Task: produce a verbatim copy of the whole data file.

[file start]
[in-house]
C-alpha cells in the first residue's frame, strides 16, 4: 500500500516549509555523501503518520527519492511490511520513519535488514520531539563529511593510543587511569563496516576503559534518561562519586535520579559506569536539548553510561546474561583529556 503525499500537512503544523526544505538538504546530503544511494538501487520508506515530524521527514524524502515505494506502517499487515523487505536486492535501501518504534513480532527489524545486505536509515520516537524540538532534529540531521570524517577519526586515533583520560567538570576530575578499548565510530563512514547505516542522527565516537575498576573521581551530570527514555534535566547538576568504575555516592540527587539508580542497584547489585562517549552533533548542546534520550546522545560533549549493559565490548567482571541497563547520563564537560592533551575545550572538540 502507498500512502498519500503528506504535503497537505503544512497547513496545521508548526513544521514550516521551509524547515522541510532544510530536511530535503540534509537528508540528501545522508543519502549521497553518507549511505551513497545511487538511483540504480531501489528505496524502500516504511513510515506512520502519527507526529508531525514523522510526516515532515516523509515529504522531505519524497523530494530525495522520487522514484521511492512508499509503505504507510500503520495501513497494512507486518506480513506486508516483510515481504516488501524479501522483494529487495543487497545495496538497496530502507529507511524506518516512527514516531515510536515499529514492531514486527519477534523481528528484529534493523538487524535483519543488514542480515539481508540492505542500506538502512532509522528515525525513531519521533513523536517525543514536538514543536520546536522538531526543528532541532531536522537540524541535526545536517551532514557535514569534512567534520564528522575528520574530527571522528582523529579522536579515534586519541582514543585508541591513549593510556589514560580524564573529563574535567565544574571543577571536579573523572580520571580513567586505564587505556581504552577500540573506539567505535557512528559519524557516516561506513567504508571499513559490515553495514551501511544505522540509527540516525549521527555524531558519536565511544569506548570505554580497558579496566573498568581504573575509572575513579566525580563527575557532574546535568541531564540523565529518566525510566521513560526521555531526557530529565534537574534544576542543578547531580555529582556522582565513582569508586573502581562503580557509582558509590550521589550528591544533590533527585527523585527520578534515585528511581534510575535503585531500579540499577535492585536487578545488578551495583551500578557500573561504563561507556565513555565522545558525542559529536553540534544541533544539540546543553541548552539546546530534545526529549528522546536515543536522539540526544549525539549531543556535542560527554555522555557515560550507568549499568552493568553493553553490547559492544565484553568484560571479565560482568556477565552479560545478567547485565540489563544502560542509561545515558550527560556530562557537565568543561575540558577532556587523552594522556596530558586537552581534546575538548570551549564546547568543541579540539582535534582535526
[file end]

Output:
[in-house]
C-alpha cells in the first residue's frame, strides 16, 4: 500500500516549509555523501503518520527519492511490511520513519535488514520531539563529511593510543587511569563496516576503559534518561562519586535520579559506569536539548553510561546474561583529556 503525499500537512503544523526544505538538504546530503544511494538501487520508506515530524521527514524524502515505494506502517499487515523487505536486492535501501518504534513480532527489524545486505536509515520516537524540538532534529540531521570524517577519526586515533583520560567538570576530575578499548565510530563512514547505516542522527565516537575498576573521581551530570527514555534535566547538576568504575555516592540527587539508580542497584547489585562517549552533533548542546534520550546522545560533549549493559565490548567482571541497563547520563564537560592533551575545550572538540 502507498500512502498519500503528506504535503497537505503544512497547513496545521508548526513544521514550516521551509524547515522541510532544510530536511530535503540534509537528508540528501545522508543519502549521497553518507549511505551513497545511487538511483540504480531501489528505496524502500516504511513510515506512520502519527507526529508531525514523522510526516515532515516523509515529504522531505519524497523530494530525495522520487522514484521511492512508499509503505504507510500503520495501513497494512507486518506480513506486508516483510515481504516488501524479501522483494529487495543487497545495496538497496530502507529507511524506518516512527514516531515510536515499529514492531514486527519477534523481528528484529534493523538487524535483519543488514542480515539481508540492505542500506538502512532509522528515525525513531519521533513523536517525543514536538514543536520546536522538531526543528532541532531536522537540524541535526545536517551532514557535514569534512567534520564528522575528520574530527571522528582523529579522536579515534586519541582514543585508541591513549593510556589514560580524564573529563574535567565544574571543577571536579573523572580520571580513567586505564587505556581504552577500540573506539567505535557512528559519524557516516561506513567504508571499513559490515553495514551501511544505522540509527540516525549521527555524531558519536565511544569506548570505554580497558579496566573498568581504573575509572575513579566525580563527575557532574546535568541531564540523565529518566525510566521513560526521555531526557530529565534537574534544576542543578547531580555529582556522582565513582569508586573502581562503580557509582558509590550521589550528591544533590533527585527523585527520578534515585528511581534510575535503585531500579540499577535492585536487578545488578551495583551500578557500573561504563561507556565513555565522545558525542559529536553540534544541533544539540546543553541548552539546546530534545526529549528522546536515543536522539540526544549525539549531543556535542560527554555522555557515560550507568549499568552493568553493553553490547559492544565484553568484560571479565560482568556477565552479560545478567547485565540489563544502560542509561545515558550527560556530562557537565568543561575540558577532556587523552594522556596530558586537552581534546575538548570551549564546547568543541579540539582535534582535526